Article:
Going on strike - be informed of the risks

You will lose pay for going on strike

If you take unprotected or unlawful industrial action you cannot be paid. Your employer must deduct at least 4 hours pay. Asking your employer to pay you for a period when you were on strike is unlawful. You can be fined for asking to be paid, and your employer can be fined for making the payment.

You can be fined for taking unlawful industrial action

The maximum penalty for taking unlawful industrial action is $42,000 for an individual. A court may also order you to pay compensation for damages suffered by others as a result of the action.

Legal strike action can only occur in limited circumstances

There are only three lawful reasons for taking industrial action:

  • You are in the process of trying to reach a new enterprise agreement with your employer and the industrial action is properly authorised by a protected action ballot.
  • You have a reasonable concern about an imminent risk to your health and safety and there is no alternative safe work available.
  • Your employer has authorised or agreed to the industrial action in advance and in writing.

You should ask the question, is this strike lawful? Simply voting to take strike action doesn’t make it legal.

"Protected industrial action" is not always protected

If you are taking "protected industrial action", you must ensure that only protected persons are involved in the industrial action. Protected persons are generally limited to those unions (and their officials), union members and employee representatives who are involved in the bargaining process.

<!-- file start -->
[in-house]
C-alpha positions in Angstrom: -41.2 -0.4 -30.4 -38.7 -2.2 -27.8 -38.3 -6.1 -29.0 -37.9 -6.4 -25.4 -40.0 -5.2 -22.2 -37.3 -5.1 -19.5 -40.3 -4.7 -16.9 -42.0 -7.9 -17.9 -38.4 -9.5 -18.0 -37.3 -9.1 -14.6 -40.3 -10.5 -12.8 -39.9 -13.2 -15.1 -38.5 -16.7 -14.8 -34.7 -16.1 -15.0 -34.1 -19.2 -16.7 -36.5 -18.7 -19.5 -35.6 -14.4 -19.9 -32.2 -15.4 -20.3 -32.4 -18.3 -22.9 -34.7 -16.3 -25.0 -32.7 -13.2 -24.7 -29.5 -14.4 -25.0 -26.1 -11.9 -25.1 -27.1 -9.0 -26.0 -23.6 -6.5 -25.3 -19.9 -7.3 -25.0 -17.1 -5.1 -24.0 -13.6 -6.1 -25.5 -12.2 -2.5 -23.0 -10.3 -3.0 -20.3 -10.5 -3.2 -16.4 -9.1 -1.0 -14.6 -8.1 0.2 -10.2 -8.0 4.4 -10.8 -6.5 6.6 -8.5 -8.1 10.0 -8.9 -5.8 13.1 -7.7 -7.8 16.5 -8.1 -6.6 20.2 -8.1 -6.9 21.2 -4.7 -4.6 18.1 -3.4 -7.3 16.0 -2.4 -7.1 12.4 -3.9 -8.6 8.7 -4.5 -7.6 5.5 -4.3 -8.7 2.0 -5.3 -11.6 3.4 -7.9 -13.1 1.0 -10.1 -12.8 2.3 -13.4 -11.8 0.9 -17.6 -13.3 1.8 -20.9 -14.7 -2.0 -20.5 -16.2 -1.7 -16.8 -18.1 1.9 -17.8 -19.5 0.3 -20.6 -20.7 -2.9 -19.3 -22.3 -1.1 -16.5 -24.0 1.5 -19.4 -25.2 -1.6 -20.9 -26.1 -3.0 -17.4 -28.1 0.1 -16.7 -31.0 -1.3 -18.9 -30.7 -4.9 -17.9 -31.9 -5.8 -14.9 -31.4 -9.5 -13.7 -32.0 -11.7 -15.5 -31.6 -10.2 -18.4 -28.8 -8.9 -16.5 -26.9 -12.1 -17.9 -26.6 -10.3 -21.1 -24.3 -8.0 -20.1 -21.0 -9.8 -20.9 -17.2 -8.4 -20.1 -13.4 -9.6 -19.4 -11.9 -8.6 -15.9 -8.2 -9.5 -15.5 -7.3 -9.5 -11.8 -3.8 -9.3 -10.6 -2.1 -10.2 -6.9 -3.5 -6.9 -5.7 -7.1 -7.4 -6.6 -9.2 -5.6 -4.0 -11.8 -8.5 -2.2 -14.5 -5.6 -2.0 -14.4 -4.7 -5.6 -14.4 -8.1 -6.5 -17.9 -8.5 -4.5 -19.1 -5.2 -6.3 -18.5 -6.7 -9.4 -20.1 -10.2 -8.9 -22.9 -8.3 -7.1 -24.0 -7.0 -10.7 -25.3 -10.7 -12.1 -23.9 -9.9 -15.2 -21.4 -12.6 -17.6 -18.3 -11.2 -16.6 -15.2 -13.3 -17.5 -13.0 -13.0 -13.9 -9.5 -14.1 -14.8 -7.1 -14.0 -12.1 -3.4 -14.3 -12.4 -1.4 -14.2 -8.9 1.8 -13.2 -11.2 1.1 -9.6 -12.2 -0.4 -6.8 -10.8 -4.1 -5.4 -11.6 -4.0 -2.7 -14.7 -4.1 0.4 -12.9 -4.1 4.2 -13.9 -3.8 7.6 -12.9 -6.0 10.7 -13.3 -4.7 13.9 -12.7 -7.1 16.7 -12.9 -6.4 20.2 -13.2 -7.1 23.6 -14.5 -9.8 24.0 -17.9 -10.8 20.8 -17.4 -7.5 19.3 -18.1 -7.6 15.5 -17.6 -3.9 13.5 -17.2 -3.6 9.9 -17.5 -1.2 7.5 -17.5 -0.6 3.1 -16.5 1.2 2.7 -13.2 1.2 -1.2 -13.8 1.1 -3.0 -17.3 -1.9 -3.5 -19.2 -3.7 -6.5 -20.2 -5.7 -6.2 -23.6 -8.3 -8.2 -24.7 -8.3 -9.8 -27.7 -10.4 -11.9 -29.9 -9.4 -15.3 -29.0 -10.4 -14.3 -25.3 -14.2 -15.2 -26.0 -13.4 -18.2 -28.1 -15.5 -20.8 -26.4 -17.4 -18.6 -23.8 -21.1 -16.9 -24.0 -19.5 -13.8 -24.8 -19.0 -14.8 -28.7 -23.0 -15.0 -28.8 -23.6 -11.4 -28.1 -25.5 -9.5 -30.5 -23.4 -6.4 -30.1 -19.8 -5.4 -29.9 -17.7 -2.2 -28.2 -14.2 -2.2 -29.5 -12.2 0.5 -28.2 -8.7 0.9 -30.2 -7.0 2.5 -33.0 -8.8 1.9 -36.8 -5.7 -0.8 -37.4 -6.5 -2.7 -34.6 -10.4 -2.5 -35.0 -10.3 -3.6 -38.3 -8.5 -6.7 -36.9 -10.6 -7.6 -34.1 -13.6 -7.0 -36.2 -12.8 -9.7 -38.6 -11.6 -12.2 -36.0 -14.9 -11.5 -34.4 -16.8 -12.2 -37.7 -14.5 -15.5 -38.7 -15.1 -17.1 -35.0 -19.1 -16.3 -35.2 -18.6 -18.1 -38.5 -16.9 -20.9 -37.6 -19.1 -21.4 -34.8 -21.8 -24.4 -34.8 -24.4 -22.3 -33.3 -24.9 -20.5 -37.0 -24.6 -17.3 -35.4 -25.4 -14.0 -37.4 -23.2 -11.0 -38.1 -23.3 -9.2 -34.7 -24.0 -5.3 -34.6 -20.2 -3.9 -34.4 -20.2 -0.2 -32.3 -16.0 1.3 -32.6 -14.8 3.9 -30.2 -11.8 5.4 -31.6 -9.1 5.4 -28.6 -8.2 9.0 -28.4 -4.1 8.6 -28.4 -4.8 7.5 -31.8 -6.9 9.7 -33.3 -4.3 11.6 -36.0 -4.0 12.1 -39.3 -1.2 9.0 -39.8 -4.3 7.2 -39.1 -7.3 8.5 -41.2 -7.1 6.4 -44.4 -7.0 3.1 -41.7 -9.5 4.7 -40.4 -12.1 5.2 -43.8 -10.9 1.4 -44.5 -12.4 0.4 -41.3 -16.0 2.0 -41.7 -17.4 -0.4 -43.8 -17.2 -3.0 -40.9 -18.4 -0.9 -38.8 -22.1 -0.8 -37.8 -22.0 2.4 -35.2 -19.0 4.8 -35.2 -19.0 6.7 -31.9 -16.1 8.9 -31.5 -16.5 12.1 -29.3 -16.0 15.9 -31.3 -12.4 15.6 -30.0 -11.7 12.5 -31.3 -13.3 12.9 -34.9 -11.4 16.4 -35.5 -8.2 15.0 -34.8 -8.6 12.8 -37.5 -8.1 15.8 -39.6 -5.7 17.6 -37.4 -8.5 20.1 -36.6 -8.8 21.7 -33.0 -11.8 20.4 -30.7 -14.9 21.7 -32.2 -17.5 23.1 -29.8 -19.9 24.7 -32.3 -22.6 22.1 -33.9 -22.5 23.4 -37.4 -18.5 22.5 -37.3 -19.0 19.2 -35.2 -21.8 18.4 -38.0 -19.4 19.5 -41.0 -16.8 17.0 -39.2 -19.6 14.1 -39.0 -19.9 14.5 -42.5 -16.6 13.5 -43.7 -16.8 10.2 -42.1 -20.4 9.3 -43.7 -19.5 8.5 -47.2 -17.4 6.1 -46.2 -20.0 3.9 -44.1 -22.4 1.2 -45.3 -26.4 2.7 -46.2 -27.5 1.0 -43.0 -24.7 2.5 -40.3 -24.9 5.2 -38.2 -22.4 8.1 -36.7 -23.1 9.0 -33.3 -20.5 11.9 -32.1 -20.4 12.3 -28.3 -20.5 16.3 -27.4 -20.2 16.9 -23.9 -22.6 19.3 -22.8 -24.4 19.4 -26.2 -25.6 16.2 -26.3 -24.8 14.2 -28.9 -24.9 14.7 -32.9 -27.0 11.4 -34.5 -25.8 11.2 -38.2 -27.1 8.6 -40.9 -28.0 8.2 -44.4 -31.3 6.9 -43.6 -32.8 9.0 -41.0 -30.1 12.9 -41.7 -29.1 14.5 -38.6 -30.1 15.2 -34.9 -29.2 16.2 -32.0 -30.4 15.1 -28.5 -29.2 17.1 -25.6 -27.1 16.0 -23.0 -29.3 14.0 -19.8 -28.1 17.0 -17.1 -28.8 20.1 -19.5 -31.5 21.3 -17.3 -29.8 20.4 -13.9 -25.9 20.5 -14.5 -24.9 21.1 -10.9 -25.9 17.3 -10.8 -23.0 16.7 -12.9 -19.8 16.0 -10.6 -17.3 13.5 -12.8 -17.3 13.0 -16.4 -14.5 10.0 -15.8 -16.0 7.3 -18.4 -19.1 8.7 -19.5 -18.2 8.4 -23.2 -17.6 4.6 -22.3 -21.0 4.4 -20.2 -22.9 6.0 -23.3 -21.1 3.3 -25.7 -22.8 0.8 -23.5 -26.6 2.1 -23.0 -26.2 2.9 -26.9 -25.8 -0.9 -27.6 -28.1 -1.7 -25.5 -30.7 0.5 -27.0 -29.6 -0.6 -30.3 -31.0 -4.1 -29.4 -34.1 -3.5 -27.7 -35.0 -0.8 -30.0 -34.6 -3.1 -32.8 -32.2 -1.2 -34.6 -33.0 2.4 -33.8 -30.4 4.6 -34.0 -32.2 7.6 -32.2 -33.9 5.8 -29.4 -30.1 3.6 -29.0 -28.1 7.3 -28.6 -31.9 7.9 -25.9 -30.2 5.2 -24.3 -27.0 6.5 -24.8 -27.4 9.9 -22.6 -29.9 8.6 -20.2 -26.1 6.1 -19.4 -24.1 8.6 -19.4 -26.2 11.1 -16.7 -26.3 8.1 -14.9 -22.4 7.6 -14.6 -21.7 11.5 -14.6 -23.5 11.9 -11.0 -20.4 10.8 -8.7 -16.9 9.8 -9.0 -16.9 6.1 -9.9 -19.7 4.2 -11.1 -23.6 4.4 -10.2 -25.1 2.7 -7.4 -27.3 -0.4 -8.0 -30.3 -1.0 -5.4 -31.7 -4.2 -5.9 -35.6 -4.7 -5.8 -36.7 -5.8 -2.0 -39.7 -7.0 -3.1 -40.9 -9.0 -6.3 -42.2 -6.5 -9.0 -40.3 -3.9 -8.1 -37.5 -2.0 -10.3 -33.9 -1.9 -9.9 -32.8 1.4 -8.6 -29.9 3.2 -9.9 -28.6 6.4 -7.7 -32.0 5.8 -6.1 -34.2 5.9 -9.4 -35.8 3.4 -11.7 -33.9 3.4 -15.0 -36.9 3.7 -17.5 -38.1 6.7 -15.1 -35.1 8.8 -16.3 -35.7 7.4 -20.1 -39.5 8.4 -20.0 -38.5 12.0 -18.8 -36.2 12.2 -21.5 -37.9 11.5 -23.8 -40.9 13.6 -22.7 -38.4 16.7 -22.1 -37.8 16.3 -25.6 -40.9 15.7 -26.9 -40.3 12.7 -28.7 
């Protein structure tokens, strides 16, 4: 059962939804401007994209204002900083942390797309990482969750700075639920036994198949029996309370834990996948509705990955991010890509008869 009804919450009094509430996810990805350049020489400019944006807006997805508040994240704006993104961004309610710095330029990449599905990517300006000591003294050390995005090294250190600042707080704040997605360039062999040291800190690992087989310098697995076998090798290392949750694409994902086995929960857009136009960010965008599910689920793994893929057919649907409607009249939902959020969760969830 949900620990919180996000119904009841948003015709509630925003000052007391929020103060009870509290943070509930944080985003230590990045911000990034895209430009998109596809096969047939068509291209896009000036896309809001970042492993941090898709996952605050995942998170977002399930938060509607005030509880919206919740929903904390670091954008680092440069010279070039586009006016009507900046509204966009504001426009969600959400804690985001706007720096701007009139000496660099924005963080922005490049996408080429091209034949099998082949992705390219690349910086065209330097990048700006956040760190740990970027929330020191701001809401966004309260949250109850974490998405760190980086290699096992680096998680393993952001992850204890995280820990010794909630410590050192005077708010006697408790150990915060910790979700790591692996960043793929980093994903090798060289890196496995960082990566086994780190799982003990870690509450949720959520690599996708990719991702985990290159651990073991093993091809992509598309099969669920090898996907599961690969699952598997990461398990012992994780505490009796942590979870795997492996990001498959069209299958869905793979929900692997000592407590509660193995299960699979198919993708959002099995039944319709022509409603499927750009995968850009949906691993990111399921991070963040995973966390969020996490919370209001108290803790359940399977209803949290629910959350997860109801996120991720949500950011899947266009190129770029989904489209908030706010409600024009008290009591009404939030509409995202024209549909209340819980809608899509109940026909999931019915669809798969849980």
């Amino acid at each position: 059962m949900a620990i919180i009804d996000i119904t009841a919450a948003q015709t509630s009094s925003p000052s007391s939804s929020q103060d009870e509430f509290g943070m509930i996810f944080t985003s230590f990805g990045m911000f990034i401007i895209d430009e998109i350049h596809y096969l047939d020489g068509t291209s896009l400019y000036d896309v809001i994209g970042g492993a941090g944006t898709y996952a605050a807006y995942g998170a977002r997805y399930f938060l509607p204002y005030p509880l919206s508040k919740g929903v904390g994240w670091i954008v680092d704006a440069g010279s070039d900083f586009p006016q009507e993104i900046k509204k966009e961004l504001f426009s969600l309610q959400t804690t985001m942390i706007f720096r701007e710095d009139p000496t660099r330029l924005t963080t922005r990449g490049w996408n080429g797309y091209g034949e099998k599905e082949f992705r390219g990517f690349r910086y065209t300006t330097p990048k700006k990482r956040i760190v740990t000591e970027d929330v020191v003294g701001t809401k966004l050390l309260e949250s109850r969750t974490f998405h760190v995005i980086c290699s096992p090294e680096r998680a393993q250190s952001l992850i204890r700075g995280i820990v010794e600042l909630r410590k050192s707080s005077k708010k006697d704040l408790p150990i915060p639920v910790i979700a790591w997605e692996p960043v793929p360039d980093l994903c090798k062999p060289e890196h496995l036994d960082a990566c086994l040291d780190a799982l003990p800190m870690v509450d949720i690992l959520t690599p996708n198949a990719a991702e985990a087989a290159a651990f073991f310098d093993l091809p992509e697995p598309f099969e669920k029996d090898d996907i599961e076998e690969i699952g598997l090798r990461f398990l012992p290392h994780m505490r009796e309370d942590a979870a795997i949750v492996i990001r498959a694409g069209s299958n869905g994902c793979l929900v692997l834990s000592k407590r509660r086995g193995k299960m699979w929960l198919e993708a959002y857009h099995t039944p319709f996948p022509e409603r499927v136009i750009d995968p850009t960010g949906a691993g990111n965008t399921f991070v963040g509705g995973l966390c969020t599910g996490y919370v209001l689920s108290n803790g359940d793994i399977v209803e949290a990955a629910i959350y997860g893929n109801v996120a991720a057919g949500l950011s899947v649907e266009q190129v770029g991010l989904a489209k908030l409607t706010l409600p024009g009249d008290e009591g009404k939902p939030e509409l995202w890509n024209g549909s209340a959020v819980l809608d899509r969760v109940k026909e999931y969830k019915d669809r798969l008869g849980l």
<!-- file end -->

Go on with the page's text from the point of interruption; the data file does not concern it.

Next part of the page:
A person who is not employed by your employer and is not a representative of a union involved in the bargaining process will not be a protected person.

If you engage in "protected industrial action" in concert with anyone who is not a protected person, or one of the organisers of the industrial action is not a protected person, it loses its "protected" character. This means that it could constitute unlawful industrial action and expose you to fines of up to $42,000 and liability to pay damages.

Going on strike is your decision

Your industrial instrument, such as an enterprise agreement or award, contains procedures for resolving disputes. These procedures must be followed to resolve any disagreements or disputes in the workplace.

It’s your choice whether you take industrial action or not. You are responsible for your decision, and will personally face any consequences of taking unlawful industrial action.

A person cannot force you to take industrial action if you do not want to. It is unlawful for a person to threaten to take action against you if you refuse to take part in a strike, or to take adverse action against you as a result of you not taking part in a strike.

Ask questions, get advice

Talk to your employer, site manager, the Australian Building and Construction Commission and your union. Make sure you get all the information you need before taking industrial action.

Some questions you should ask are:

  • Why is the strike being proposed?
  • Is there an imminent risk to health and safety if work continues?
  • Have you spoken to your employer about the issue?
  • Is a new enterprise agreement currently being negotiated?
  • Are people unconnected to the bargaining process getting involved in the strike action?

Download a print-friendly version of this fact sheet (PDF - 180K).

Need more information?

For further information, advice or assistance please contact the ABCC at 1800 003 338 or enquiry [at] abcc.gov.au.